Agreement additions, if set up properly, can provide exactly the information you need to create complete transparency for your agreement labor. Since most agreements have both product (A/V, storage, etc) and labor (remote, proactive) in them, we need to understand how many dollars go to each. Once we know that, we can see if you are pricing your labor as well as you would like.
Different Ways to Calculate the Same Numbers
Here is an example:
- A client has a $3,000 monthly agreement for monitoring and tools.
- In a given month you put in 20 hours against the agreement
- As part of the agreement you provide tools that cost you $700 that you would ordinarily sell for $1,000.
How would you calculate the effective rate on the agreement? One option would be to divide the value of the agreement by the hours put in. If you did that you would have $3,000 / 20 hours = $150/hour. Now most clients we have would be happy with a number like this.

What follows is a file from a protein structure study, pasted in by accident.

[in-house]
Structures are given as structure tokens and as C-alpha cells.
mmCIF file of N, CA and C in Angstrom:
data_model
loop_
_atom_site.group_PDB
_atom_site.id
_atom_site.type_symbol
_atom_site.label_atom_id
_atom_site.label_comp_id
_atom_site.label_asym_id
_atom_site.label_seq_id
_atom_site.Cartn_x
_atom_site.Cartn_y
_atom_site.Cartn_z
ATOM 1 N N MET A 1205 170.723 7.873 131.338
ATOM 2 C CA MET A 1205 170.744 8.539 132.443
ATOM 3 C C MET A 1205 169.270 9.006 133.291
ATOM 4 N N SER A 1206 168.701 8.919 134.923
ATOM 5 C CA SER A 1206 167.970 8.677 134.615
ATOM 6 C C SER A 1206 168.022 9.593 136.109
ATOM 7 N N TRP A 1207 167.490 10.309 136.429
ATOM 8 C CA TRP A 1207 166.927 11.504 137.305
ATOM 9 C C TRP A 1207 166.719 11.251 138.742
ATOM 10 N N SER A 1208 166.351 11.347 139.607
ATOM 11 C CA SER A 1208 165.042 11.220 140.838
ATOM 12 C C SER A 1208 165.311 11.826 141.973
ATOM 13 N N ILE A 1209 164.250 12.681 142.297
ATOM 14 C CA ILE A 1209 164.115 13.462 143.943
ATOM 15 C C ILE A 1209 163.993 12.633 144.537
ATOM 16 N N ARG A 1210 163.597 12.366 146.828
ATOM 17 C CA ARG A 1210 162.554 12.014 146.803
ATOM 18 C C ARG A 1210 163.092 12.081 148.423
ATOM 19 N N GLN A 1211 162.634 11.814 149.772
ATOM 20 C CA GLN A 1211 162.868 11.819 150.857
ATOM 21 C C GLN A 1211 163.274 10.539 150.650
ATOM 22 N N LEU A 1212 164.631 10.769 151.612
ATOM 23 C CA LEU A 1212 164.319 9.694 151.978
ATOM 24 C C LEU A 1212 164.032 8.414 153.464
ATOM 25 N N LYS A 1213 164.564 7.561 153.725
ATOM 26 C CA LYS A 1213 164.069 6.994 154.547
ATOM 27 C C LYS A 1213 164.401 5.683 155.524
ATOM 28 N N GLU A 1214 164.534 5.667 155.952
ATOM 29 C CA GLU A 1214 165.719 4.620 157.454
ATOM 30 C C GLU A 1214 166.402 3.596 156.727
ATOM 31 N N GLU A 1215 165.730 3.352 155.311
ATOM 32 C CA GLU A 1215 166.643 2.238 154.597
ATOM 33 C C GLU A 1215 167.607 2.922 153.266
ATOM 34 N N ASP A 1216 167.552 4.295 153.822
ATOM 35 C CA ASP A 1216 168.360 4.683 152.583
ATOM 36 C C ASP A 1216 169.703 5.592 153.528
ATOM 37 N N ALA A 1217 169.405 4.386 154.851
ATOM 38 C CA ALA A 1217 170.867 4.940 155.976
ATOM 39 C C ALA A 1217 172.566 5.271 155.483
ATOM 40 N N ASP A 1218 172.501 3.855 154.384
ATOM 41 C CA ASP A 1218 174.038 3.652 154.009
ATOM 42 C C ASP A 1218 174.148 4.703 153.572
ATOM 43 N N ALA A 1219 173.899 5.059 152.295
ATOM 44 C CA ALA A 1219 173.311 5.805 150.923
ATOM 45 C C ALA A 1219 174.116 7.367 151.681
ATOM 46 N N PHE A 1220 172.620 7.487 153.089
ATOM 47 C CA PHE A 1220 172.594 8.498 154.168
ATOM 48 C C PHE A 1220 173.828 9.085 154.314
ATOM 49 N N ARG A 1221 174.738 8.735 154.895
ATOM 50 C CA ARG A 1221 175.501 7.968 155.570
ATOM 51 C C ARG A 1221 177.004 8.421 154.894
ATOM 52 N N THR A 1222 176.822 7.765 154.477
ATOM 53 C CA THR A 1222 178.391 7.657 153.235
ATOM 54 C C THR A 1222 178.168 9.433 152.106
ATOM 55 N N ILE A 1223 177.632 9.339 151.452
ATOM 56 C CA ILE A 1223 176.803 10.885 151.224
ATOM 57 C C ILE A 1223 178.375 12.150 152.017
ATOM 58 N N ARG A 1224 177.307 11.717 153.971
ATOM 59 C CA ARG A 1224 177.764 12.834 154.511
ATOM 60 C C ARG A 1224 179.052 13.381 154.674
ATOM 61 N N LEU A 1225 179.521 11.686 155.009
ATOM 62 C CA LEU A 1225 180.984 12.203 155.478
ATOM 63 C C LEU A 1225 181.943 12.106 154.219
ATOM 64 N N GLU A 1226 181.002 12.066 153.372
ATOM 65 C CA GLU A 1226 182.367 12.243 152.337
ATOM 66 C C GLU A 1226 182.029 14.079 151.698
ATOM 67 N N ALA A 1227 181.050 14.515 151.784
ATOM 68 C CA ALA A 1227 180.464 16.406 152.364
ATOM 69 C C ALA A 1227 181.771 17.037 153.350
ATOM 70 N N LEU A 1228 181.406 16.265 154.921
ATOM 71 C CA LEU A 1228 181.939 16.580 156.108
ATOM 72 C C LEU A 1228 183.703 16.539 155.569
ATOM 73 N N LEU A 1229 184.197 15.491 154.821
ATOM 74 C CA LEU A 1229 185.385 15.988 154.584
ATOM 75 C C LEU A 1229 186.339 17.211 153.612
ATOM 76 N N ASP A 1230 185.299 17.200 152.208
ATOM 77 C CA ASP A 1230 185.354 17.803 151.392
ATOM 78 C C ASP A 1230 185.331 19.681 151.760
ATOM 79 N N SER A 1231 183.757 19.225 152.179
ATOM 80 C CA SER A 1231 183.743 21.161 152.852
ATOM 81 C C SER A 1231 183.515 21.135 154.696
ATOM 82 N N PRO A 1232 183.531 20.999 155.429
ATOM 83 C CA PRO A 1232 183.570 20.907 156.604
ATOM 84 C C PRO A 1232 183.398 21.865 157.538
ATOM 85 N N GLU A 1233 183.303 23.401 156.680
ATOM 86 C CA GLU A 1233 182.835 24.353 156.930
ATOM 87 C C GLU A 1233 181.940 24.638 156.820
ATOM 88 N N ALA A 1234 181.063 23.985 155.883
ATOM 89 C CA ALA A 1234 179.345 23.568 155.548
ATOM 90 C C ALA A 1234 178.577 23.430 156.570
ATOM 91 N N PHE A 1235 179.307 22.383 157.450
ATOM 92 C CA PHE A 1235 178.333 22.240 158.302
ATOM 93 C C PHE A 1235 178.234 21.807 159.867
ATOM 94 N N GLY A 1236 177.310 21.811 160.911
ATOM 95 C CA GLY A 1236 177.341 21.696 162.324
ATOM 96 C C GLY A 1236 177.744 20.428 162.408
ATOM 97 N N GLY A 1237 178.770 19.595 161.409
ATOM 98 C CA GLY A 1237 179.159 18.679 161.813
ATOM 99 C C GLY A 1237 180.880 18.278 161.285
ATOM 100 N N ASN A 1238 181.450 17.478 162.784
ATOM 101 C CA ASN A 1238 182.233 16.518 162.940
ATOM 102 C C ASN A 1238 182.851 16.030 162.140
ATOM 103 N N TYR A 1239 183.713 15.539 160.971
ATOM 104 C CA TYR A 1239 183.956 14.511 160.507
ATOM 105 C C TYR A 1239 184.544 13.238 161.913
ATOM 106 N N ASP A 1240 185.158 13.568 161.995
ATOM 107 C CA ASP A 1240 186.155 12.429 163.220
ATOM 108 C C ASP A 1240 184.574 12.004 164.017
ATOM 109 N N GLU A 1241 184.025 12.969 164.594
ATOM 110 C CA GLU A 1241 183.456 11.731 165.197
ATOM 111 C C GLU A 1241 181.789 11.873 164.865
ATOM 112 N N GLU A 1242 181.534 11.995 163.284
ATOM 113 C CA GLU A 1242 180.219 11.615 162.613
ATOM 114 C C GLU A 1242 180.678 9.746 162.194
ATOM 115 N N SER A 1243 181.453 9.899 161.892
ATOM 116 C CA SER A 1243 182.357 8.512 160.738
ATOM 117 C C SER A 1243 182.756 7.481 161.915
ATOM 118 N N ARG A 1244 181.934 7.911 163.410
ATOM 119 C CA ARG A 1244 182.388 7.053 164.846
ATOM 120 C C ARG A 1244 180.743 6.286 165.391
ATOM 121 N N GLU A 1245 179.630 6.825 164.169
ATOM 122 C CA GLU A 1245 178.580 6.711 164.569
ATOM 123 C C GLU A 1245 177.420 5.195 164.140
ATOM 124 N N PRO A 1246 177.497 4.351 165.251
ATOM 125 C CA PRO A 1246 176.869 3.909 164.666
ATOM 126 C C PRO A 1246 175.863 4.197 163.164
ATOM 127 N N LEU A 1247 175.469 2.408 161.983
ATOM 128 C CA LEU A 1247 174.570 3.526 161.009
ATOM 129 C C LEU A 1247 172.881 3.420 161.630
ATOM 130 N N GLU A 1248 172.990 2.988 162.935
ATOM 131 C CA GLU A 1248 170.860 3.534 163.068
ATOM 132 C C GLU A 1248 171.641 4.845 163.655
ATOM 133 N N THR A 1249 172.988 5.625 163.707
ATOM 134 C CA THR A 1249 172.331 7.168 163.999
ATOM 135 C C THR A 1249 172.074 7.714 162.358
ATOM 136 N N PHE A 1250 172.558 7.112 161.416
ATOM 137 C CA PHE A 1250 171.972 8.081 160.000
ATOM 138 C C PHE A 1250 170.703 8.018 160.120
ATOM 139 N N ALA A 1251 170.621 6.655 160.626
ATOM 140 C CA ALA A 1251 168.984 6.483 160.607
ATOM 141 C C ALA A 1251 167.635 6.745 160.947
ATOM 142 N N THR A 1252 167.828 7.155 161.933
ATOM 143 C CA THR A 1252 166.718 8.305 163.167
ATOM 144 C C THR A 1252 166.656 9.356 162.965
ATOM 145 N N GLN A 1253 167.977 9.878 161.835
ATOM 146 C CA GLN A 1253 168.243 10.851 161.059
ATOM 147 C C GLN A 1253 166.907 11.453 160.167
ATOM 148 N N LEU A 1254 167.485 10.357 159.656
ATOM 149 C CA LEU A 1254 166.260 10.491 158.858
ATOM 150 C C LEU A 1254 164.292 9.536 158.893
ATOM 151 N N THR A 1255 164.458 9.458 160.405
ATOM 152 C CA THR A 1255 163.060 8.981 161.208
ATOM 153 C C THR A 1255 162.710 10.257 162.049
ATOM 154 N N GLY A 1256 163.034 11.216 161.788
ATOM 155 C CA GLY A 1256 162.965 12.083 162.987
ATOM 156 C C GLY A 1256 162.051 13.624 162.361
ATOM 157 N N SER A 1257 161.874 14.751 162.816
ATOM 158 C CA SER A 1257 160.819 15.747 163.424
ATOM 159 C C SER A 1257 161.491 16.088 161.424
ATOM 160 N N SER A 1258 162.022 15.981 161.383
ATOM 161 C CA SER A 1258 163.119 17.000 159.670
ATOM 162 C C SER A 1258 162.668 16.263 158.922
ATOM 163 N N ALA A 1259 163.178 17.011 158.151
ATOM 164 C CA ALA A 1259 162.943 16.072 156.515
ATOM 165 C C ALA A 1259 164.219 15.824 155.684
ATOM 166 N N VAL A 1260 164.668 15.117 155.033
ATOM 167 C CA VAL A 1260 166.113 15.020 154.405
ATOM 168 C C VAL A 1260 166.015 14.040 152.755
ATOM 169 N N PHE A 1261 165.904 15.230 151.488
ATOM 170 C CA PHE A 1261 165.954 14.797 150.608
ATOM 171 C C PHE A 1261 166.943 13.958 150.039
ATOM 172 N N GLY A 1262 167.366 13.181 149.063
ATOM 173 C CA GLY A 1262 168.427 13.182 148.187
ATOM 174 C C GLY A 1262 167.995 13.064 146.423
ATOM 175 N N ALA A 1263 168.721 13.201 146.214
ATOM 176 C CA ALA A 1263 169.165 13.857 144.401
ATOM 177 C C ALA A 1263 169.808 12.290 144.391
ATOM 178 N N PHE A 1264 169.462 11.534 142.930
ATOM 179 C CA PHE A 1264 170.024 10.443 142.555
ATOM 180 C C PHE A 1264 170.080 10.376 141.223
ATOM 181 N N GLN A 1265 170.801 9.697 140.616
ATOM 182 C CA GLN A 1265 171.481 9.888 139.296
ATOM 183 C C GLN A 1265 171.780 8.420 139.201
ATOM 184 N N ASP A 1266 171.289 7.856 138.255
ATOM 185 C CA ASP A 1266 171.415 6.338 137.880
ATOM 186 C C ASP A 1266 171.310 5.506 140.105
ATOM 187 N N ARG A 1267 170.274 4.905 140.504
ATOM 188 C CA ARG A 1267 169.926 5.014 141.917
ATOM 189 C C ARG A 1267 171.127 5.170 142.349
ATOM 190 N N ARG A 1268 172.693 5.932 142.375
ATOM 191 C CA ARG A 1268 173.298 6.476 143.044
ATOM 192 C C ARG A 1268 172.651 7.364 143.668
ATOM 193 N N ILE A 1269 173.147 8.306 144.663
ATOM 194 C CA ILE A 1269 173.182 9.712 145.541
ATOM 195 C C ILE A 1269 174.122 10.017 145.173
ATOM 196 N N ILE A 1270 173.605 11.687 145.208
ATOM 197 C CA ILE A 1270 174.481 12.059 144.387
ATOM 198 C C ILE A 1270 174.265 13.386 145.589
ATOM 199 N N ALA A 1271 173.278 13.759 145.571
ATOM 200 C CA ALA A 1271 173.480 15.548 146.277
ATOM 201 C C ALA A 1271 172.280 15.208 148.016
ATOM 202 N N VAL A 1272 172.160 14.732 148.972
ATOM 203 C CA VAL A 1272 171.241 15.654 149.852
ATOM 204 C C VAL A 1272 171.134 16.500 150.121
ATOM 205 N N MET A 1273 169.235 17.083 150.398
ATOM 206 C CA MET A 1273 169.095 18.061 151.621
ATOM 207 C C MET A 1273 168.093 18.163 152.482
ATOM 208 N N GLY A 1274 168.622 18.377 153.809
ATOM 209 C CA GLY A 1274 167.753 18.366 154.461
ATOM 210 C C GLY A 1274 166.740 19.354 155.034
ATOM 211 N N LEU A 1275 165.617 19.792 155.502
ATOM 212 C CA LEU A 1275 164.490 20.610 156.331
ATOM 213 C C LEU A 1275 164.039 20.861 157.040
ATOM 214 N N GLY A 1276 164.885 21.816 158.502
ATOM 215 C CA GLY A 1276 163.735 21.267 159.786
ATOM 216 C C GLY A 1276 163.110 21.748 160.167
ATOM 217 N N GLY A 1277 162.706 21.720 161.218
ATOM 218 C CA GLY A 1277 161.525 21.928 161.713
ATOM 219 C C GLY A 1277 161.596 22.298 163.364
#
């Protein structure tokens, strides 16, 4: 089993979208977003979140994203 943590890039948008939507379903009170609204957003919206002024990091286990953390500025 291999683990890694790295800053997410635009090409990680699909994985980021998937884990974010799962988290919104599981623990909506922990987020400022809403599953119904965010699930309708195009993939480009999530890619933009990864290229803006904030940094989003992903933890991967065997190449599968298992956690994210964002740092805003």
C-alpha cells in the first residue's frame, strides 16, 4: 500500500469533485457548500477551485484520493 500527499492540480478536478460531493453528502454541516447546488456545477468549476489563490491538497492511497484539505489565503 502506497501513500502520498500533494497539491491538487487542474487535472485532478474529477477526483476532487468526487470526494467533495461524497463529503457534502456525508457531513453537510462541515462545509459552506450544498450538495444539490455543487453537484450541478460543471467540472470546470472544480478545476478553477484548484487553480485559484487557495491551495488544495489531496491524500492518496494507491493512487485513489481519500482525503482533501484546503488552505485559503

What if you backed out the cost of the MSP Tools. That would leave $2,300 / 20 hours or $115/hour. Still pretty good.
How about if you backed out the retail value of the products? Well, that would be $2,000 / 20 hours = $100. If your target was $150 per hour, you may now have an under performing agreement.
Which Number is the Right Number?
Which number would you use? I will tell you that we strongly think the right number is the third option. Why? Because you are doing two things with your agreement, selling labor and selling product. That product is anything that you have to pay a third party for. We would argue that you should make some money on this transaction so the right way to think about it is the total agreement less the value of the tools and products sold. This gives you a clean labor number.
The challenge is often that the additions are not so clean cut in helping you identify product and labor. What rules do you use to separate the two?